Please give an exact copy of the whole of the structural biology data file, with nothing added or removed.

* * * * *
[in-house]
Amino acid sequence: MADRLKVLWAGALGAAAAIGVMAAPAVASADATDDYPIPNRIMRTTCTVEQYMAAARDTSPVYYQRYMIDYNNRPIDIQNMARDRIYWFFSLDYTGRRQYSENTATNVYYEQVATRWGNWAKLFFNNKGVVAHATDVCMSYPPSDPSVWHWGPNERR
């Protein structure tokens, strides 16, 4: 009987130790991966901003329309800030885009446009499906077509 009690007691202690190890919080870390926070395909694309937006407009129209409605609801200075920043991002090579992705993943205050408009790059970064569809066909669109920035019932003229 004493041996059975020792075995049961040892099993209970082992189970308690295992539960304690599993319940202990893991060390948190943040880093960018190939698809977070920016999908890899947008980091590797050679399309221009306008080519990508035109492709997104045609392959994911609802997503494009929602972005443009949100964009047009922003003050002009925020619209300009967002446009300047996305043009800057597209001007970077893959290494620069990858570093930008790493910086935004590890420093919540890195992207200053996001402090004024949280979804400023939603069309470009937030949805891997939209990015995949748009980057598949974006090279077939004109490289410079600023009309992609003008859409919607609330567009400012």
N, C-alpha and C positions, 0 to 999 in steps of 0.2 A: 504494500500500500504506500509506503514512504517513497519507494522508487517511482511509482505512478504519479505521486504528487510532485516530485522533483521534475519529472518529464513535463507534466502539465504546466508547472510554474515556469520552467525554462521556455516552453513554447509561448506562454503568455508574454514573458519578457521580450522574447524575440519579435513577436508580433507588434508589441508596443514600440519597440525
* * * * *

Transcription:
[in-house]
Amino acid sequence: MADRLKVLWAGALGAAAAIGVMAAPAVASADATDDYPIPNRIMRTTCTVEQYMAAARDTSPVYYQRYMIDYNNRPIDIQNMARDRIYWFFSLDYTGRRQYSENTATNVYYEQVATRWGNWAKLFFNNKGVVAHATDVCMSYPPSDPSVWHWGPNERR
């Protein structure tokens, strides 16, 4: 009987130790991966901003329309800030885009446009499906077509 009690007691202690190890919080870390926070395909694309937006407009129209409605609801200075920043991002090579992705993943205050408009790059970064569809066909669109920035019932003229 004493041996059975020792075995049961040892099993209970082992189970308690295992539960304690599993319940202990893991060390948190943040880093960018190939698809977070920016999908890899947008980091590797050679399309221009306008080519990508035109492709997104045609392959994911609802997503494009929602972005443009949100964009047009922003003050002009925020619209300009967002446009300047996305043009800057597209001007970077893959290494620069990858570093930008790493910086935004590890420093919540890195992207200053996001402090004024949280979804400023939603069309470009937030949805891997939209990015995949748009980057598949974006090279077939004109490289410079600023009309992609003008859409919607609330567009400012």
N, C-alpha and C positions, 0 to 999 in steps of 0.2 A: 504494500500500500504506500509506503514512504517513497519507494522508487517511482511509482505512478504519479505521486504528487510532485516530485522533483521534475519529472518529464513535463507534466502539465504546466508547472510554474515556469520552467525554462521556455516552453513554447509561448506562454503568455508574454514573458519578457521580450522574447524575440519579435513577436508580433507588434508589441508596443514600440519597440525